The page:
OMEGA scan’o’vision myria

OMEGA at the Rio Olympic Games

Jul 27, 2016

On 26 occasions since 1932, OMEGA has fulfilled the prestigious role of Official Timekeeper at the Olympic Games. No matter the year, the Olympic Games have always delivered a multitude of great moments in time. Now, as the world's attention turns to Rio de Janeiro, the brand will assume its duties for the 27th time. Surrounded by the colour and culture of this vibrant city, we will work with the enduring commitment and passion that has sealed our unrivalled reputation.

For an edition of the Olympic Games today, OMEGA sends around 480 tonnes of equipment, miles and miles of cabling and 450 timekeepers. This massive undertaking shows the effort that our brand is willing to exude in order to serve the dedicated athletes who are competing on one of the biggest stages of their lives. Of course, it is not just these few weeks in which OMEGA gives focus. Throughout our history as Official Timekeeper, we have also been a leading force in researching, developing and mastering the technologies that record every second.

infographic omega

In the pool, we have developed many systems that make victory indisputable. These include the famous touchpads positioned at both ends of the swimming pool, allowing athletes to stop time with their own hands. Out on the track, OMEGA has been responsible for the creation of the most famous devices used in precision sports timing, among them the Scan’O’Vision MYRIA photofinish cameras, starting blocks, false-start detection technology and high-speed video systems.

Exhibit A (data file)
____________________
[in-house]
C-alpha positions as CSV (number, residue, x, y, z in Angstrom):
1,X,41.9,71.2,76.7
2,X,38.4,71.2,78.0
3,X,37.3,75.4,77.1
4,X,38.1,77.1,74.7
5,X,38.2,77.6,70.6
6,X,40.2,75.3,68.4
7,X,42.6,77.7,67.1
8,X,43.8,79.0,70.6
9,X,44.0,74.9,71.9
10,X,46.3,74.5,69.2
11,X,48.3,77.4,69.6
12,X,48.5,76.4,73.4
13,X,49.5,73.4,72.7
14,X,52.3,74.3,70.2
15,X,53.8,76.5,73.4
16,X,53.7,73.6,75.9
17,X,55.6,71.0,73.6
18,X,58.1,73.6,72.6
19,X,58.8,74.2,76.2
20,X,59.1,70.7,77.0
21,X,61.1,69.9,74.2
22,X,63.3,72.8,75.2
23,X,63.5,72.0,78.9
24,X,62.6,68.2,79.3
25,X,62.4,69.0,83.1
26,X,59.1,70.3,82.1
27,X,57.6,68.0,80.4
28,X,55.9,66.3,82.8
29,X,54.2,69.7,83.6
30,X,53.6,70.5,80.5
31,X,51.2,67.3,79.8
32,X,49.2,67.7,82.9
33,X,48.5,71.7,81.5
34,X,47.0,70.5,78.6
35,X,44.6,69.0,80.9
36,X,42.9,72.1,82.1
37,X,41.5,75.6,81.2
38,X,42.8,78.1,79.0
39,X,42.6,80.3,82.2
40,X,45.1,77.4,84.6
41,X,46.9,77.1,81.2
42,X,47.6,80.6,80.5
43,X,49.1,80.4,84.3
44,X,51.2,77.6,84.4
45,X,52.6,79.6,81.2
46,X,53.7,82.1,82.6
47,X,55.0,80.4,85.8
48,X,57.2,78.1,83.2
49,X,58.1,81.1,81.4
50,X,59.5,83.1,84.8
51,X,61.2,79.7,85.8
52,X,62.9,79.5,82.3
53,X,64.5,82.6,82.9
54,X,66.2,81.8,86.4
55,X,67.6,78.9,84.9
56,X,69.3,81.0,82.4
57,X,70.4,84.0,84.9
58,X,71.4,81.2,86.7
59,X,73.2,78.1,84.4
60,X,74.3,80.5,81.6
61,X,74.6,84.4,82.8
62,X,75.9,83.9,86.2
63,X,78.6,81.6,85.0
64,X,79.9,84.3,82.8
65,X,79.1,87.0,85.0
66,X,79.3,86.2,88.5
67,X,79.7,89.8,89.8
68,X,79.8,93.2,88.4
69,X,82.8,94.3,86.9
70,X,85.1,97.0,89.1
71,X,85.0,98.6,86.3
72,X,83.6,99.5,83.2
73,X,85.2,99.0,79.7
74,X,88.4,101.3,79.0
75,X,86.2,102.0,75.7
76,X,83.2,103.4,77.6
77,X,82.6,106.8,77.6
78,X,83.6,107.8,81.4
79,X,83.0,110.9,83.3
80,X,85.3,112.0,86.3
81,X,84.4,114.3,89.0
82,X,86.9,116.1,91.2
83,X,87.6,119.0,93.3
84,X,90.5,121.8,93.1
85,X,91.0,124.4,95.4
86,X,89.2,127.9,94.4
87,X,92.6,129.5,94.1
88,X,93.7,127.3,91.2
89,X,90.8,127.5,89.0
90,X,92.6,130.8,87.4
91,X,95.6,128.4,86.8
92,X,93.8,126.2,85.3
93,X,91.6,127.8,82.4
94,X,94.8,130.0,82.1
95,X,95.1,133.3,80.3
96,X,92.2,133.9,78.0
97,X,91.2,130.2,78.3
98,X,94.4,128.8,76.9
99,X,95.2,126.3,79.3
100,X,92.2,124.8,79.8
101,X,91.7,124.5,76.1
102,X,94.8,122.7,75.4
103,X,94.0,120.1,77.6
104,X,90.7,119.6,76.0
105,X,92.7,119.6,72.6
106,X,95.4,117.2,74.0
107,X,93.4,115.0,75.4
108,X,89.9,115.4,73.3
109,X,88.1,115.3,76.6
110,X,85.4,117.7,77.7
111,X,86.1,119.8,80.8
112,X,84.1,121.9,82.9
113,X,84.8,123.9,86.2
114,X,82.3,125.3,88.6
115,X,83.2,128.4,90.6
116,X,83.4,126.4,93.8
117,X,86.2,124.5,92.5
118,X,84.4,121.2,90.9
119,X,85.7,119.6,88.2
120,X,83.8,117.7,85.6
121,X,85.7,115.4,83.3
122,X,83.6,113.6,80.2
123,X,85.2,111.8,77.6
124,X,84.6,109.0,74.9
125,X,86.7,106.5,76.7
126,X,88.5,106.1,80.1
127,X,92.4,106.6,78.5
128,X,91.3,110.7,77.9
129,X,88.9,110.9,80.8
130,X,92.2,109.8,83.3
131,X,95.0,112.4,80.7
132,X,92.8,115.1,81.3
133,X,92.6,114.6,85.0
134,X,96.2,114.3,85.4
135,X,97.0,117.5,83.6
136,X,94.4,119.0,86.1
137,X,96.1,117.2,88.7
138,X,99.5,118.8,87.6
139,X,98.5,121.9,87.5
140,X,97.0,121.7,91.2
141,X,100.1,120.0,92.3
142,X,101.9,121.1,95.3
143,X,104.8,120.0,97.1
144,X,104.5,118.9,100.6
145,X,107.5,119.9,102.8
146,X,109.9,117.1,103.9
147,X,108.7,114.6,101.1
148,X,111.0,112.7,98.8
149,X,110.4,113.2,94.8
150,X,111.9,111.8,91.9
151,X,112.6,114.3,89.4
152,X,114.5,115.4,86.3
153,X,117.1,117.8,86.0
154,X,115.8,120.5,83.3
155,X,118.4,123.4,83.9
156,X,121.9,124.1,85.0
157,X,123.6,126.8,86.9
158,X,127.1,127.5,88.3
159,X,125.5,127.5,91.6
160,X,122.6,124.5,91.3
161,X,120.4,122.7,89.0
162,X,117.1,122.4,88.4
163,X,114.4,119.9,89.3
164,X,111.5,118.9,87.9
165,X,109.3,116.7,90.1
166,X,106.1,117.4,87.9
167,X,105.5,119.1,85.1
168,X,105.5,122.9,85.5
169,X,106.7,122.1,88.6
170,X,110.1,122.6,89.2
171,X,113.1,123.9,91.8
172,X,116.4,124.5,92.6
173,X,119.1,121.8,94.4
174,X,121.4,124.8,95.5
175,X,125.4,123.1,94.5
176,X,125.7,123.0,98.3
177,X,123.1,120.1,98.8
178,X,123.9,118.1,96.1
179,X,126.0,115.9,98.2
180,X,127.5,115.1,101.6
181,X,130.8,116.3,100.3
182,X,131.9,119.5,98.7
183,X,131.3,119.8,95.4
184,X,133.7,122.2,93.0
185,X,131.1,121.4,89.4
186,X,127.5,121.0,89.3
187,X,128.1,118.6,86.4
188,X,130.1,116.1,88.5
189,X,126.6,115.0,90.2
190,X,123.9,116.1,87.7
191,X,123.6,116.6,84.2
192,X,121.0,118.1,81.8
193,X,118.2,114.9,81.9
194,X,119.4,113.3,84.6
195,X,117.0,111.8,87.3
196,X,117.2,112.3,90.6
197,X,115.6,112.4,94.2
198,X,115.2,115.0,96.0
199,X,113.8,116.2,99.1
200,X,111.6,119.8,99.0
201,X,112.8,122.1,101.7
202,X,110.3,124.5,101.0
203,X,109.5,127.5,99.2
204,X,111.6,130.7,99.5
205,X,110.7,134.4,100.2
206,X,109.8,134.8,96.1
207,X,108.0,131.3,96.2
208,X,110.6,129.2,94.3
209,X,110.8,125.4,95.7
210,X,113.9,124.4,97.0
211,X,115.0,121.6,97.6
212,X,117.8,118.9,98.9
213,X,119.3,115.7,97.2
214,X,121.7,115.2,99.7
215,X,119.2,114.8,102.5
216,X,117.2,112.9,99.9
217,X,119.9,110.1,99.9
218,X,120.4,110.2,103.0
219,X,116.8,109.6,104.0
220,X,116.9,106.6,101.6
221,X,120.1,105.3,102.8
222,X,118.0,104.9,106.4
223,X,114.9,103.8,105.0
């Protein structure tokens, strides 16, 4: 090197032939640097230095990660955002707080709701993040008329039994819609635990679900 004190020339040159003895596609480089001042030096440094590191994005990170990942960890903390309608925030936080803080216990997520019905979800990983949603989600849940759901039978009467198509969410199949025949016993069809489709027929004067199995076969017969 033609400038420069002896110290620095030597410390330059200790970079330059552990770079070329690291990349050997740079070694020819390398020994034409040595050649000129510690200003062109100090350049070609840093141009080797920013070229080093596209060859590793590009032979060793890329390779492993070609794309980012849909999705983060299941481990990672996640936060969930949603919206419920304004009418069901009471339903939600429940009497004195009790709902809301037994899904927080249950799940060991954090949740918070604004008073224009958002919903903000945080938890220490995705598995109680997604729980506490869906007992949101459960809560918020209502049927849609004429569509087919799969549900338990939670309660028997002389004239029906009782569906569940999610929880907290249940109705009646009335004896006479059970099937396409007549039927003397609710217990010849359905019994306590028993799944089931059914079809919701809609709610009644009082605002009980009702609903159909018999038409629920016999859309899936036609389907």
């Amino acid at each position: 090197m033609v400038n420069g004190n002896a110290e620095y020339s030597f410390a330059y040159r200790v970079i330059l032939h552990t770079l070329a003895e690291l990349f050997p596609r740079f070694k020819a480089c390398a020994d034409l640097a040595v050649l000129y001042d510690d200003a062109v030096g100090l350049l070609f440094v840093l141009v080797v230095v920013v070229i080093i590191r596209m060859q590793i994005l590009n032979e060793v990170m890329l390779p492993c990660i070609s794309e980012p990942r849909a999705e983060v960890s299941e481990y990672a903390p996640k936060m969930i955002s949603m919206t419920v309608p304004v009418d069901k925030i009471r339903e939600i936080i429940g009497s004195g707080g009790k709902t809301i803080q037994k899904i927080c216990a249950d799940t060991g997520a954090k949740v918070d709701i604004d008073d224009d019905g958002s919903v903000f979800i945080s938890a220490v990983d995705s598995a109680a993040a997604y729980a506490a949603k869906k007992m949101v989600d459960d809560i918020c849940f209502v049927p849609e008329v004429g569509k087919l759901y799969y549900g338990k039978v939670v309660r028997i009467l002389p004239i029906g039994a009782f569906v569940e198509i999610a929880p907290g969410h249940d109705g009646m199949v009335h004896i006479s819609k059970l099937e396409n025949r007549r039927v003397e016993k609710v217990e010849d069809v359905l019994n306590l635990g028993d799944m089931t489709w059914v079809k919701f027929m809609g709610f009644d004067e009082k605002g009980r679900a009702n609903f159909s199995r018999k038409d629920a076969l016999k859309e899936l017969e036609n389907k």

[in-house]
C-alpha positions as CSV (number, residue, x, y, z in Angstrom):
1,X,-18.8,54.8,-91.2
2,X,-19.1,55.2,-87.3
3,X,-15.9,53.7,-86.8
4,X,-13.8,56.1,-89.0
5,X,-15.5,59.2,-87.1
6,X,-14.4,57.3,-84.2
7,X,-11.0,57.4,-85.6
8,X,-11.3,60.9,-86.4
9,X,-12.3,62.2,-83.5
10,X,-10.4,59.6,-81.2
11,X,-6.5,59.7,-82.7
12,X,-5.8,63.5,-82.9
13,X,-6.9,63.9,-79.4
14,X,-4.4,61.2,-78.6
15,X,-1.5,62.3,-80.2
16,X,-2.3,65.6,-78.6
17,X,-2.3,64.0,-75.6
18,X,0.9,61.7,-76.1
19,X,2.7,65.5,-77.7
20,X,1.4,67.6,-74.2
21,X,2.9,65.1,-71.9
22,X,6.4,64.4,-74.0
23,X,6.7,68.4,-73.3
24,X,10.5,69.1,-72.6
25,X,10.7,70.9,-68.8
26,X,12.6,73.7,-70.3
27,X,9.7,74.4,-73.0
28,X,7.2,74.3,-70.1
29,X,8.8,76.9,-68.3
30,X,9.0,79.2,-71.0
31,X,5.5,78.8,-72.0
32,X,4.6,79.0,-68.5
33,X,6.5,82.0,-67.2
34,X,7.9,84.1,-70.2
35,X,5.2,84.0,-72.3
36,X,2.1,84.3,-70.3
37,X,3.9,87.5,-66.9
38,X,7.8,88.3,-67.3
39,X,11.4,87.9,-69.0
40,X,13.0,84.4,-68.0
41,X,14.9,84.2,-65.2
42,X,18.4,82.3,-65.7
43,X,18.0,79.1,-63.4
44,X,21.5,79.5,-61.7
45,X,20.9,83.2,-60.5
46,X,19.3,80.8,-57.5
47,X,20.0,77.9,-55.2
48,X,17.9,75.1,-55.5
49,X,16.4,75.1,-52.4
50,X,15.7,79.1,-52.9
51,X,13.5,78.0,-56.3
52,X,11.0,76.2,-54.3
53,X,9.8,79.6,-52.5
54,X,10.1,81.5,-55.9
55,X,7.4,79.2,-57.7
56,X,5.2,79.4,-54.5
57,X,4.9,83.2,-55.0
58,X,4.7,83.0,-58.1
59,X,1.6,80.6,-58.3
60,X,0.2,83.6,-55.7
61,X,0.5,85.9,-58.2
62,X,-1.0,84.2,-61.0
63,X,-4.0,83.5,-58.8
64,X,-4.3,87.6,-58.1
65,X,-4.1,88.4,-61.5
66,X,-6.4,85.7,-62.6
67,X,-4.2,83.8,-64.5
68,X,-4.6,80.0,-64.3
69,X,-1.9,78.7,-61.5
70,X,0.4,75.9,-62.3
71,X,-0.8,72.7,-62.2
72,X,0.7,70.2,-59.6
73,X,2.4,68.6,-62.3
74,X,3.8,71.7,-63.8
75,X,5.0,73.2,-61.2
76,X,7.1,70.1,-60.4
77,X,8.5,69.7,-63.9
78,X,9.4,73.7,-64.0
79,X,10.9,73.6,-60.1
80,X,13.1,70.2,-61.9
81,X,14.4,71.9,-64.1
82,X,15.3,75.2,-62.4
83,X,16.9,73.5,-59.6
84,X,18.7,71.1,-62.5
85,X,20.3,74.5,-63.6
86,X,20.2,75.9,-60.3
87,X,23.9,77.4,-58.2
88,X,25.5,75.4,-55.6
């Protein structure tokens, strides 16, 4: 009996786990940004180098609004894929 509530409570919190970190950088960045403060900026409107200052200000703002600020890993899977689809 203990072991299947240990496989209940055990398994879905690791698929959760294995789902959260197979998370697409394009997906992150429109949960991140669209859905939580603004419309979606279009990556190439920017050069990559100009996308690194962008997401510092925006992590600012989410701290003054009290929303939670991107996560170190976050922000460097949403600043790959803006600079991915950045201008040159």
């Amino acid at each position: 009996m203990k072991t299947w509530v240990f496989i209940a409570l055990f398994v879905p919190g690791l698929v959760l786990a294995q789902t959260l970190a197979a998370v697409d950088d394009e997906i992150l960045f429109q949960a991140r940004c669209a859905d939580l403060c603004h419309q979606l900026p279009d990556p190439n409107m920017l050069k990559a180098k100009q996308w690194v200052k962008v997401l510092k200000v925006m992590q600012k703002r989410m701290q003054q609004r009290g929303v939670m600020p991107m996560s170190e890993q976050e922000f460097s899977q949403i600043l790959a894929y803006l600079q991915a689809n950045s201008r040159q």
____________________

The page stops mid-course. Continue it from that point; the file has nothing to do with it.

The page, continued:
These Olympic Games in Brazil promise to be like no other. It is the first time that South America has hosted the largest and most famous multi-sport event in the world and, like everybody, we are expecting an unforgettable occasion. For OMEGA, there is also a true sense of pride. We know that whoever stands on the podiums in these Olympic Games will do so with the most precise knowledge of their medal-winning performance.

New timekeeping technologies at the Rio 2016 Olympic Games:

OMEGA scan’o’vision myria

Perhaps the most widely known sports timekeeping device used in athletics is the photofinish camera, the equipment set up at the finish line of sprints, hurdles and other races. Each runner’s image is captured by this device as he or she crosses the finish line and it is this information that the judges use to officially determine the champion of each race. The new OMEGA Scan’O’Vision MYRIA is a combination of a time detector and a chronograph. Its photofinish images are produced using a high-tech image-capture device that records up to 10,000 digital images of one vertical line per second. Improved light sensitivity means that images are of higher quality than with previous versions of the photofinish camera and thanks to its compact size; it takes less time to assemble and disassemble.

scan'o'vision
OMEGA scan’o’vision myria

New OMEGA photocell technology